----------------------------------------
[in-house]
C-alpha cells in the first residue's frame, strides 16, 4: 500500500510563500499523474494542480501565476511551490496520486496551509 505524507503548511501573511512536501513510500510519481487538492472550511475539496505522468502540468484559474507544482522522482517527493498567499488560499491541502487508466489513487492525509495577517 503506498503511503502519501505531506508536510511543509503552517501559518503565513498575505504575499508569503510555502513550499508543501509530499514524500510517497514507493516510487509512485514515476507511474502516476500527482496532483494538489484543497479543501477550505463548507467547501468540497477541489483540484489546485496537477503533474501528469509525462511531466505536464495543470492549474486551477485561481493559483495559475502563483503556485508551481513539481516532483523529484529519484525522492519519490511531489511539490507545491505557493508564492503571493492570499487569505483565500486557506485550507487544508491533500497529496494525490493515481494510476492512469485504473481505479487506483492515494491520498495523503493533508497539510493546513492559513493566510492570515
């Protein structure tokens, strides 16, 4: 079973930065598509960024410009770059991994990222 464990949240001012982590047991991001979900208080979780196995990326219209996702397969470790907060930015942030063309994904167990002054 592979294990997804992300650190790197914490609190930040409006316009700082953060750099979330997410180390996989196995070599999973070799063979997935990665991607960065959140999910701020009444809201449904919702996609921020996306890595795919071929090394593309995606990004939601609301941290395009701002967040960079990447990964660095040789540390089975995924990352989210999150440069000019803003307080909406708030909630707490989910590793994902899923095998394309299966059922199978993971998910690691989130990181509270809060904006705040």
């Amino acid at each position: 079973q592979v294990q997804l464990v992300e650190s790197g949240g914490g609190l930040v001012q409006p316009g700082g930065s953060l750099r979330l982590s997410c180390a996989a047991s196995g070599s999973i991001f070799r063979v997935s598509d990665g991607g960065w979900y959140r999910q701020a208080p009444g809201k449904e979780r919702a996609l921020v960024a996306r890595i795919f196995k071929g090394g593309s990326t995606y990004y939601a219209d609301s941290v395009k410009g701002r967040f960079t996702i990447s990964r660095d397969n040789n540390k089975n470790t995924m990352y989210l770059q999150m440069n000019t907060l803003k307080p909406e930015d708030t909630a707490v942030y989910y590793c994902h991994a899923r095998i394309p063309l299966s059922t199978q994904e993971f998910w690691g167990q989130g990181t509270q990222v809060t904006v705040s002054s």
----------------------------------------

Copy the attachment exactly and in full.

[in-house]
C-alpha cells in the first residue's frame, strides 16, 4: 500500500510563500499523474494542480501565476511551490496520486496551509 505524507503548511501573511512536501513510500510519481487538492472550511475539496505522468502540468484559474507544482522522482517527493498567499488560499491541502487508466489513487492525509495577517 503506498503511503502519501505531506508536510511543509503552517501559518503565513498575505504575499508569503510555502513550499508543501509530499514524500510517497514507493516510487509512485514515476507511474502516476500527482496532483494538489484543497479543501477550505463548507467547501468540497477541489483540484489546485496537477503533474501528469509525462511531466505536464495543470492549474486551477485561481493559483495559475502563483503556485508551481513539481516532483523529484529519484525522492519519490511531489511539490507545491505557493508564492503571493492570499487569505483565500486557506485550507487544508491533500497529496494525490493515481494510476492512469485504473481505479487506483492515494491520498495523503493533508497539510493546513492559513493566510492570515
């Protein structure tokens, strides 16, 4: 079973930065598509960024410009770059991994990222 464990949240001012982590047991991001979900208080979780196995990326219209996702397969470790907060930015942030063309994904167990002054 592979294990997804992300650190790197914490609190930040409006316009700082953060750099979330997410180390996989196995070599999973070799063979997935990665991607960065959140999910701020009444809201449904919702996609921020996306890595795919071929090394593309995606990004939601609301941290395009701002967040960079990447990964660095040789540390089975995924990352989210999150440069000019803003307080909406708030909630707490989910590793994902899923095998394309299966059922199978993971998910690691989130990181509270809060904006705040």
């Amino acid at each position: 079973q592979v294990q997804l464990v992300e650190s790197g949240g914490g609190l930040v001012q409006p316009g700082g930065s953060l750099r979330l982590s997410c180390a996989a047991s196995g070599s999973i991001f070799r063979v997935s598509d990665g991607g960065w979900y959140r999910q701020a208080p009444g809201k449904e979780r919702a996609l921020v960024a996306r890595i795919f196995k071929g090394g593309s990326t995606y990004y939601a219209d609301s941290v395009k410009g701002r967040f960079t996702i990447s990964r660095d397969n040789n540390k089975n470790t995924m990352y989210l770059q999150m440069n000019t907060l803003k307080p909406e930015d708030t909630a707490v942030y989910y590793c994902h991994a899923r095998i394309p063309l299966s059922t199978q994904e993971f998910w690691g167990q989130g990181t509270q990222v809060t904006v705040s002054s």